The Red Queen Theory of Recombination Hotspots

J Evol Biol. 2011 Mar;24(3):541-53. doi: 10.1111/j.1420-9101.2010.02187.x. Epub 2010 Dec 16.

Abstract

Recombination hotspots are small chromosomal regions, where meiotic crossover events happen with high frequency. Recombination is initiated by a double-strand break (DSB) that requires the intervention of the molecular repair mechanism. The DSB repair mechanism may result in the exchange of homologous chromosomes (crossover) and the conversion of the allelic sequence that breaks into the one that does not break (biased gene conversion). Biased gene conversion results in a transmission advantage for the allele that does not break, thus preventing recombination and rendering recombination hotspots transient. How is it possible that recombination hotspots persist over evolutionary time (maintaining the average chromosomal crossover rate) when they are self-destructive? This fundamental question is known as the recombination hotspot paradox and has attracted much attention in recent years. Yet, that attention has not translated into a fully satisfactory answer. No existing model adequately explains all aspects of the recombination hotspot paradox. Here, we formulate an intragenomic conflict model resulting in Red Queen dynamics that fully accounts for all empirical observations regarding the molecular mechanisms of recombination hotspots, the nonrandom targeting of the recombination machinery to hotspots and the evolutionary dynamics of hotspot turnover.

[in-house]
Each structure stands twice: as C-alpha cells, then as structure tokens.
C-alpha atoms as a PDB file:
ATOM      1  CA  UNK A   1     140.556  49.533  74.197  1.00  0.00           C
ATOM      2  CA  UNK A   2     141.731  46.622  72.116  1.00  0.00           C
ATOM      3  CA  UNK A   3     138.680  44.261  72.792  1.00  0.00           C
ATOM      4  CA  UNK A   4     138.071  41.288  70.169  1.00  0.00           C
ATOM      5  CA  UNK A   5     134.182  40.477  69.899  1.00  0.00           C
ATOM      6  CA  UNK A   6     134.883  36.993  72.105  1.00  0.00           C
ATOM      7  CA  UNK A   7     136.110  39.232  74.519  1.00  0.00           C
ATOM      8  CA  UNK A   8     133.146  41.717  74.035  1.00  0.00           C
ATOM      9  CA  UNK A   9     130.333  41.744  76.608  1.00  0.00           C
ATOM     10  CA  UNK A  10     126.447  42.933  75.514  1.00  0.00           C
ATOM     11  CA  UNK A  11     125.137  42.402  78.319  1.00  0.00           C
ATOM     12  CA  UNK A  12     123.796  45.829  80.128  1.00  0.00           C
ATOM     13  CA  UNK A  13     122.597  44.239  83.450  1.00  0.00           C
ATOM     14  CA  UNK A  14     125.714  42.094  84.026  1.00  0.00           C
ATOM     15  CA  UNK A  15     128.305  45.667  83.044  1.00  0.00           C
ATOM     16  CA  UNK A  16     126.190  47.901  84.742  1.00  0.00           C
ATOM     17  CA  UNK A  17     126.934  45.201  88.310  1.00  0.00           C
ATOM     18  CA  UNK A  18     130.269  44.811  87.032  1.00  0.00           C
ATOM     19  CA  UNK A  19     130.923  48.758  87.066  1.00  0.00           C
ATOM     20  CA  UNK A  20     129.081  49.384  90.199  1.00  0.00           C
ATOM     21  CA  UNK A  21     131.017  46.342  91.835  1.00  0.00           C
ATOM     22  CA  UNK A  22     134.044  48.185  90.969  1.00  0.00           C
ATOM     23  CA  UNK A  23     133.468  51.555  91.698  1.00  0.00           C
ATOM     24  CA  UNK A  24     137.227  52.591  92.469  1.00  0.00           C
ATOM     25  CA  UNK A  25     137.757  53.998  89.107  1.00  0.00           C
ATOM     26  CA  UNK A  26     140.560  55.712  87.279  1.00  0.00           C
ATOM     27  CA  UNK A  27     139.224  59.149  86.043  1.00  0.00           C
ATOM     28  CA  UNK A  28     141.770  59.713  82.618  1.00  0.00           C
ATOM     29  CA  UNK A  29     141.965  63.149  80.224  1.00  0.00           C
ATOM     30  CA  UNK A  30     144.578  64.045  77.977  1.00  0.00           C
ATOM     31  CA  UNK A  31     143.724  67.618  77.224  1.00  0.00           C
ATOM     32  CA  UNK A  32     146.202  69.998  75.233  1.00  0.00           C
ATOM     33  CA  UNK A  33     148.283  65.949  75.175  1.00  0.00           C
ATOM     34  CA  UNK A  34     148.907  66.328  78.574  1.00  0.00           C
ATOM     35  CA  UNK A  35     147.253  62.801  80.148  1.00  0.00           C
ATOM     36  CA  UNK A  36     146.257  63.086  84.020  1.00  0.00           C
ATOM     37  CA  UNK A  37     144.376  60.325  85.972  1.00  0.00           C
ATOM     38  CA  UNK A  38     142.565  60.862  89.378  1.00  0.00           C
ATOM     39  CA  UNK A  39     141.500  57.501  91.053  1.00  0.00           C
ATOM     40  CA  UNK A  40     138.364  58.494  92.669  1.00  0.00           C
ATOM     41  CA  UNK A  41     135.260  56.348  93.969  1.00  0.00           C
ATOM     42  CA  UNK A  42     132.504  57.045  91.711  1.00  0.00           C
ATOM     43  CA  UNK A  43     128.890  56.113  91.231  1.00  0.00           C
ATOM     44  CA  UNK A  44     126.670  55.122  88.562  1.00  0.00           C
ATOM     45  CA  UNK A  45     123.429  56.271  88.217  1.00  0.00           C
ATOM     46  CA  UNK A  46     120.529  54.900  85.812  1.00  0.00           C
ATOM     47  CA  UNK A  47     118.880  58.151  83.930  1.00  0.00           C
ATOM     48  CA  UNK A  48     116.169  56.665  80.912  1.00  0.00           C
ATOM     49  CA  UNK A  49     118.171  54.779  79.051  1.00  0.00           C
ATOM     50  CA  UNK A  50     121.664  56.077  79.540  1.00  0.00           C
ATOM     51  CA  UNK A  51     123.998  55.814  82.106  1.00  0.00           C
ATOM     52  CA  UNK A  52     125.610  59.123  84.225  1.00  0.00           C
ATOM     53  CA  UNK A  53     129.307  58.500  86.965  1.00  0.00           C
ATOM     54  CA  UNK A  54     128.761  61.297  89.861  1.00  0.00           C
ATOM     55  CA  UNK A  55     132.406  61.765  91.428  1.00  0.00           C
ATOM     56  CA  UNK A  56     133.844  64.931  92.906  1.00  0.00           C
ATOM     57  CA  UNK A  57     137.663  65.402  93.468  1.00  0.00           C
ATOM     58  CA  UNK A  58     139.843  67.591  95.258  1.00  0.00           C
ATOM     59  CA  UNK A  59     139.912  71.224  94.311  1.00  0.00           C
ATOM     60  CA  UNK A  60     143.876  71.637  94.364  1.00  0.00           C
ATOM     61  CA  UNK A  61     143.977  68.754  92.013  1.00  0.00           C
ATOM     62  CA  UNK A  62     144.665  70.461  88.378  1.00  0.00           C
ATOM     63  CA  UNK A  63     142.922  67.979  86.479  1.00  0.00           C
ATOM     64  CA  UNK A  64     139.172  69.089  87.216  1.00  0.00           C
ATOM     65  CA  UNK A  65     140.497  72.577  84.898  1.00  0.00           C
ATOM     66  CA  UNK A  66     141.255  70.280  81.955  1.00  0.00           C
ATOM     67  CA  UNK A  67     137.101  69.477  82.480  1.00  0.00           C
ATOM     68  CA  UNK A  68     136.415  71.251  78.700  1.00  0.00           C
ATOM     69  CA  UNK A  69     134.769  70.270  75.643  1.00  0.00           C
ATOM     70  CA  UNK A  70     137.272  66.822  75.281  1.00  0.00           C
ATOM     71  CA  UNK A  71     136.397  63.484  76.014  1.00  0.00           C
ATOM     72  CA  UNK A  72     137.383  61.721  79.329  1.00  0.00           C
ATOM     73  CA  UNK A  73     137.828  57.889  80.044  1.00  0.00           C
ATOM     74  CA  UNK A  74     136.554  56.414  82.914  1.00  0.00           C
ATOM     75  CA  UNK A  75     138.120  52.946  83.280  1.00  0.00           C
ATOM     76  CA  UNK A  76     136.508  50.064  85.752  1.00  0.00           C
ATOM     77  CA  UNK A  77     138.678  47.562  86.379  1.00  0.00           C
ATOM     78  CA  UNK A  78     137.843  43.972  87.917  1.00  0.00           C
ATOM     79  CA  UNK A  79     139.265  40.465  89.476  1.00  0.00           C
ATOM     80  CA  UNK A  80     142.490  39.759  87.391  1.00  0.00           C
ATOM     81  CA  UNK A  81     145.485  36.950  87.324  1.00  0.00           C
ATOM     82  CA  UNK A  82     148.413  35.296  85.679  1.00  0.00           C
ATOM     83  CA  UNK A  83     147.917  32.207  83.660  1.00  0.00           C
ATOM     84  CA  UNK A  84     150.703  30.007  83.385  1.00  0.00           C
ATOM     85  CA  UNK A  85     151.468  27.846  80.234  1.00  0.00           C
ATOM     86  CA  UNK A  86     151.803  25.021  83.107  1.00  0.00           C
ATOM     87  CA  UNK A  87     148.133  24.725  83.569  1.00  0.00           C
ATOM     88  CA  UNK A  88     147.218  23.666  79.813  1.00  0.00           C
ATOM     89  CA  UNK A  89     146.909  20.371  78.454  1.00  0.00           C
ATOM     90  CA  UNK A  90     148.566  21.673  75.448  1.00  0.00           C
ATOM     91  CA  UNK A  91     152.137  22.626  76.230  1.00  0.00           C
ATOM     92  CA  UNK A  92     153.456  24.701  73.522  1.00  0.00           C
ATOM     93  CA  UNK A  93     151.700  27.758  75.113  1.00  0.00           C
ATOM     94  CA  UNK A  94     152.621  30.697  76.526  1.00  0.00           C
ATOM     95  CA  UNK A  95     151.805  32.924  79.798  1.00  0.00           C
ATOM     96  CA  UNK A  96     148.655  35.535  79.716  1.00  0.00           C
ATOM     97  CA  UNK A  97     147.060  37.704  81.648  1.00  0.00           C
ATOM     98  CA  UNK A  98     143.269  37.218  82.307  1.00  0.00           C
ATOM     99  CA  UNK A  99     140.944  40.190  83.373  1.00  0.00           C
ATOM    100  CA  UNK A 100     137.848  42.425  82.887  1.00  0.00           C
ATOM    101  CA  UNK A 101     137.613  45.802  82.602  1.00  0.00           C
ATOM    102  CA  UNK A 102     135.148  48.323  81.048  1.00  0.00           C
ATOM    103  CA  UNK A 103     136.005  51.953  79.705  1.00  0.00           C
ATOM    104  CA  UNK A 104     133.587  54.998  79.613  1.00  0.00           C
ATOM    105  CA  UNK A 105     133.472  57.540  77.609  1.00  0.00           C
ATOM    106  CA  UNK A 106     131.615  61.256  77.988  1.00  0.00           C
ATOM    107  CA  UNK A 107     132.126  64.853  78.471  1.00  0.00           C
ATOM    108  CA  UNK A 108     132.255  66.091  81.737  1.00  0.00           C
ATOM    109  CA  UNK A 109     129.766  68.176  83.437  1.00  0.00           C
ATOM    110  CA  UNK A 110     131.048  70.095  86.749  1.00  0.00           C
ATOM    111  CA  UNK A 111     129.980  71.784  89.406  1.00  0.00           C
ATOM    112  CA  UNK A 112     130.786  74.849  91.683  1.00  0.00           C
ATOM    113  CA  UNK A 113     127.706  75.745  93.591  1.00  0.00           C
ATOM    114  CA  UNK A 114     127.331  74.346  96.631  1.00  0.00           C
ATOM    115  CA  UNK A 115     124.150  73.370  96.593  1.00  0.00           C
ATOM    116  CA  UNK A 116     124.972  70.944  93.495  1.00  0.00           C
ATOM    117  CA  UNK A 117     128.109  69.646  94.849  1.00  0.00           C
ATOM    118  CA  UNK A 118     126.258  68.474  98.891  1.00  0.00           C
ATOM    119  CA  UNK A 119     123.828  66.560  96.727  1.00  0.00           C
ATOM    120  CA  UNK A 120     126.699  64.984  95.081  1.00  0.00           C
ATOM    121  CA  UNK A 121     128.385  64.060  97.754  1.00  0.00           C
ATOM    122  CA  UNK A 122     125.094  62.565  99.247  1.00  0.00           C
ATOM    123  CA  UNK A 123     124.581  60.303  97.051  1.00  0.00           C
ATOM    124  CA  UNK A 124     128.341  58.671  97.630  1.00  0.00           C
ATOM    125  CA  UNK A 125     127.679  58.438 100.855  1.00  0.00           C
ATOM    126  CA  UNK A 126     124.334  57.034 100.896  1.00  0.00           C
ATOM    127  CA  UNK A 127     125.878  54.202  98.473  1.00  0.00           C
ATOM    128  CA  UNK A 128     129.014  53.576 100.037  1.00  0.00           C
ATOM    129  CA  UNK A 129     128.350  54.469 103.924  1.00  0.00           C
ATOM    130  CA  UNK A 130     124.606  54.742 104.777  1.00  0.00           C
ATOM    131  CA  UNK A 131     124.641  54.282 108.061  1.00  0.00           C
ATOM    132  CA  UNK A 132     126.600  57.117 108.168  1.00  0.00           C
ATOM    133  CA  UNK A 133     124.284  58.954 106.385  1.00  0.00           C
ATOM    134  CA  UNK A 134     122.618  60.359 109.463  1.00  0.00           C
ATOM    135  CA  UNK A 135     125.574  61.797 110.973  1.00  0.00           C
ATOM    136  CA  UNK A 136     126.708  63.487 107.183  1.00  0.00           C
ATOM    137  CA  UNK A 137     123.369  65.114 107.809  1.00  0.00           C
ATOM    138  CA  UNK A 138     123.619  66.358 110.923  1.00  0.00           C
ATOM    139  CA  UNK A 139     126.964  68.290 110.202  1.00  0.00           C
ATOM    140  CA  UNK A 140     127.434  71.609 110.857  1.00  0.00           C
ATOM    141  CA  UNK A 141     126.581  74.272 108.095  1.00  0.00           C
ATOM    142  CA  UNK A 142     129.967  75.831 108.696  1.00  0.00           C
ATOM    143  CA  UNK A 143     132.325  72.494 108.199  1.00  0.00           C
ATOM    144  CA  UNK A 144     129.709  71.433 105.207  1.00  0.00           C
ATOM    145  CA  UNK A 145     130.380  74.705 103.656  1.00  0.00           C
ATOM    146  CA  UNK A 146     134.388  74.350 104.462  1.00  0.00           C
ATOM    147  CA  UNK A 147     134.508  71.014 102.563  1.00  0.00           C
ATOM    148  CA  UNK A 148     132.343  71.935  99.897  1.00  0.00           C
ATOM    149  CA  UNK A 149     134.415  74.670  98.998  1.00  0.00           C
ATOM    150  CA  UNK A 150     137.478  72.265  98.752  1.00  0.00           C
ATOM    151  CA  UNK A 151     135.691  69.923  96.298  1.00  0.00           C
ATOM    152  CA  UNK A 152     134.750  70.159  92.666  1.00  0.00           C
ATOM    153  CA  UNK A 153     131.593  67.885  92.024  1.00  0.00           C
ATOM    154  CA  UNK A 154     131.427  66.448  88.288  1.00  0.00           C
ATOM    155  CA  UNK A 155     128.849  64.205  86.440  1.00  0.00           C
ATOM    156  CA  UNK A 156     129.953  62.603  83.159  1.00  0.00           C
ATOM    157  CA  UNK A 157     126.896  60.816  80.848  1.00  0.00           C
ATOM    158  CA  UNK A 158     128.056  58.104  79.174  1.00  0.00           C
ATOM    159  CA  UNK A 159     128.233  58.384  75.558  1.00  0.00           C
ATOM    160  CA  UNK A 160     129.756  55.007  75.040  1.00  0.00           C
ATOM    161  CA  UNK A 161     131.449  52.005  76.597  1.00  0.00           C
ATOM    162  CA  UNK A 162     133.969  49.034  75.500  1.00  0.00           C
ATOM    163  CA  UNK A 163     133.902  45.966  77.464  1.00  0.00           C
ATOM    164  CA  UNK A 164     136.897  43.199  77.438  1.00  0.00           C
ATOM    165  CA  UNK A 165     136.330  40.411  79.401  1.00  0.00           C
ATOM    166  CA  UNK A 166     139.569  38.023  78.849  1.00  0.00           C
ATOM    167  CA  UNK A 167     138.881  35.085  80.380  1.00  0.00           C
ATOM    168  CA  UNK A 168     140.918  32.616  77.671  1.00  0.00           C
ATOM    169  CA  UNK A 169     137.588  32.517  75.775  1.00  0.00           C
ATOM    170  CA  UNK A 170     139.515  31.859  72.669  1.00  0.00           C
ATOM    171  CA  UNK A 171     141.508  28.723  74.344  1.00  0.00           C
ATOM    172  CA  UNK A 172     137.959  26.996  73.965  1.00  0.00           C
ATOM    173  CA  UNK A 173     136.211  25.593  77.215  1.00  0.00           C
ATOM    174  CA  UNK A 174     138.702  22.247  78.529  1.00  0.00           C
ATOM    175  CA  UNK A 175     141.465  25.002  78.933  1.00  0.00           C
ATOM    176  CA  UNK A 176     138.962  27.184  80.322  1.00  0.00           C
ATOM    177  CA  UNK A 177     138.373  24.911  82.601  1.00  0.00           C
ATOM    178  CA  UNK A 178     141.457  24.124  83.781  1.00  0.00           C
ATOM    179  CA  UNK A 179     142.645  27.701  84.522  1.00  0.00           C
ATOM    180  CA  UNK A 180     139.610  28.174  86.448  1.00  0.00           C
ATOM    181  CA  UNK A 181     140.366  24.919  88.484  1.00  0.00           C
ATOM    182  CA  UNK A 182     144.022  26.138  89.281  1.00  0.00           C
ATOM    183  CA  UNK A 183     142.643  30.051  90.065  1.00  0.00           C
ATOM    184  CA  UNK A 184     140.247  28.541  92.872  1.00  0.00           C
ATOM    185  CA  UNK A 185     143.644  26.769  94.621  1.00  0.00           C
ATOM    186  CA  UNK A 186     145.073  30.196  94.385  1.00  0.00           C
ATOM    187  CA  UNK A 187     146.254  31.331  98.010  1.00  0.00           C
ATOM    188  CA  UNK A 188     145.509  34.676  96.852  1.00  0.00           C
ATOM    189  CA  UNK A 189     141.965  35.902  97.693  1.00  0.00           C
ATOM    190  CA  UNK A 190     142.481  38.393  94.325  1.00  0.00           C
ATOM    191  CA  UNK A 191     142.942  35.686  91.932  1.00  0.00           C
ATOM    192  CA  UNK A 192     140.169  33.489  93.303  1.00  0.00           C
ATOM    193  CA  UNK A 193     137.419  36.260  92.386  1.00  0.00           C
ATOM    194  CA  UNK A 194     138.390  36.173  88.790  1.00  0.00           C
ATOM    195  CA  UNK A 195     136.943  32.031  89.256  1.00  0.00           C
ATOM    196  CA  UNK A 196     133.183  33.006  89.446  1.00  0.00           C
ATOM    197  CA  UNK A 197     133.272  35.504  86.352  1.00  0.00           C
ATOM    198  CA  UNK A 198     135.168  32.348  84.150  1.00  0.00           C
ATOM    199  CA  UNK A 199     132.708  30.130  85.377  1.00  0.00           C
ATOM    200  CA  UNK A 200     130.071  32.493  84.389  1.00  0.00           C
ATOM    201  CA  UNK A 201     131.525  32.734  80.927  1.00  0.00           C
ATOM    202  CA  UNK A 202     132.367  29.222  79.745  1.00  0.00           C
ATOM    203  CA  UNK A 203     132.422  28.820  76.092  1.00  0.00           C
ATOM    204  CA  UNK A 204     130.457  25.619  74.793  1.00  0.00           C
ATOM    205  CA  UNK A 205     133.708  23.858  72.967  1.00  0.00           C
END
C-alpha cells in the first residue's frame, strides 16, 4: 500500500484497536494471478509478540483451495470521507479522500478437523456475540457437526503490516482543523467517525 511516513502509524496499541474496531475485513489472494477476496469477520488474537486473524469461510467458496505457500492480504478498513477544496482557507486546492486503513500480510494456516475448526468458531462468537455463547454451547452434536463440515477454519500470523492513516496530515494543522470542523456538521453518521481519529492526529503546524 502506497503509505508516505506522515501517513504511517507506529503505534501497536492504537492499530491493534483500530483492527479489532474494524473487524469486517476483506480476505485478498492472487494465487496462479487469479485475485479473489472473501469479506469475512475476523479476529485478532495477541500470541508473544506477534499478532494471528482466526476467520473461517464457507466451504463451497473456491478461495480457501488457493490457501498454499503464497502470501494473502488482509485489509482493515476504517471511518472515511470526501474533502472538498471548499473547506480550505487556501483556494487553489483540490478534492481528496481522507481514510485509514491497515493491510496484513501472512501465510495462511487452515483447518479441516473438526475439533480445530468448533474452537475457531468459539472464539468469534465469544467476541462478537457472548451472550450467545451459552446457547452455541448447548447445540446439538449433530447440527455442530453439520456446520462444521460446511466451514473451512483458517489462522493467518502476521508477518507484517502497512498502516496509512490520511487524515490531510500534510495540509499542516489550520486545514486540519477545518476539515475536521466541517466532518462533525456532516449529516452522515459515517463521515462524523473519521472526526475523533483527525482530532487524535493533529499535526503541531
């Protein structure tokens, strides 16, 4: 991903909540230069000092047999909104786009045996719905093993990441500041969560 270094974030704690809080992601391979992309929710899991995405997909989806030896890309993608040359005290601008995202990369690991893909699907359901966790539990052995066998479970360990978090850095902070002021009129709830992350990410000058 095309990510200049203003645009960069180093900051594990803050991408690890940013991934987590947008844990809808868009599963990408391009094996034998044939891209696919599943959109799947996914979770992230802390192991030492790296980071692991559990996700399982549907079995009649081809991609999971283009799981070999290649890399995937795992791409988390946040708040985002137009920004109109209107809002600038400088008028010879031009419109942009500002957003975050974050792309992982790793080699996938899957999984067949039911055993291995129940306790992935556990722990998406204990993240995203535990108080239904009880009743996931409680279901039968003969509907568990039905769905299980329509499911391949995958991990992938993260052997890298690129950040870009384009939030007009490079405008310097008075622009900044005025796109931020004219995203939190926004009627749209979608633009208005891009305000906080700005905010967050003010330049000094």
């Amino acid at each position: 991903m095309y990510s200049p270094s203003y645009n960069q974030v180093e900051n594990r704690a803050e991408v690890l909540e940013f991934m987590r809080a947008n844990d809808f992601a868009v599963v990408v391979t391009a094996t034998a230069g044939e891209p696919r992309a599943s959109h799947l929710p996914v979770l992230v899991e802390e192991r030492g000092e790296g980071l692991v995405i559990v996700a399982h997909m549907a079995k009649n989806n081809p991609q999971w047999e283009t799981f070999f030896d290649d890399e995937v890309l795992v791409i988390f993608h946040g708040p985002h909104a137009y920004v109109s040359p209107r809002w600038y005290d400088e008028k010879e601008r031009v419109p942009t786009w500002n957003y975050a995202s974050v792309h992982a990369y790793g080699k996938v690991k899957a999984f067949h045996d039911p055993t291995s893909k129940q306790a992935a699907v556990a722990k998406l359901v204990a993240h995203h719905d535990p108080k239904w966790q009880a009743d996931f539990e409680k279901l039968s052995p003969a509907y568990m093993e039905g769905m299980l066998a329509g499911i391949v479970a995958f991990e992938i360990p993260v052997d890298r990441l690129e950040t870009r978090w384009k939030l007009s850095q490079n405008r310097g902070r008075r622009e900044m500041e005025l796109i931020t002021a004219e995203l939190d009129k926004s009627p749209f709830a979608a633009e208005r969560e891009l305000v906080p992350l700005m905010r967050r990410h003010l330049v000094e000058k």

MeSH terms

  • Alleles
  • Animals
  • Biological Evolution
  • Chromosomes / genetics*
  • Computer Simulation
  • Crossing Over, Genetic
  • DNA Repair
  • Female
  • Male
  • Meiosis / genetics*
  • Models, Genetic
  • Mutation
  • Recombination, Genetic / genetics*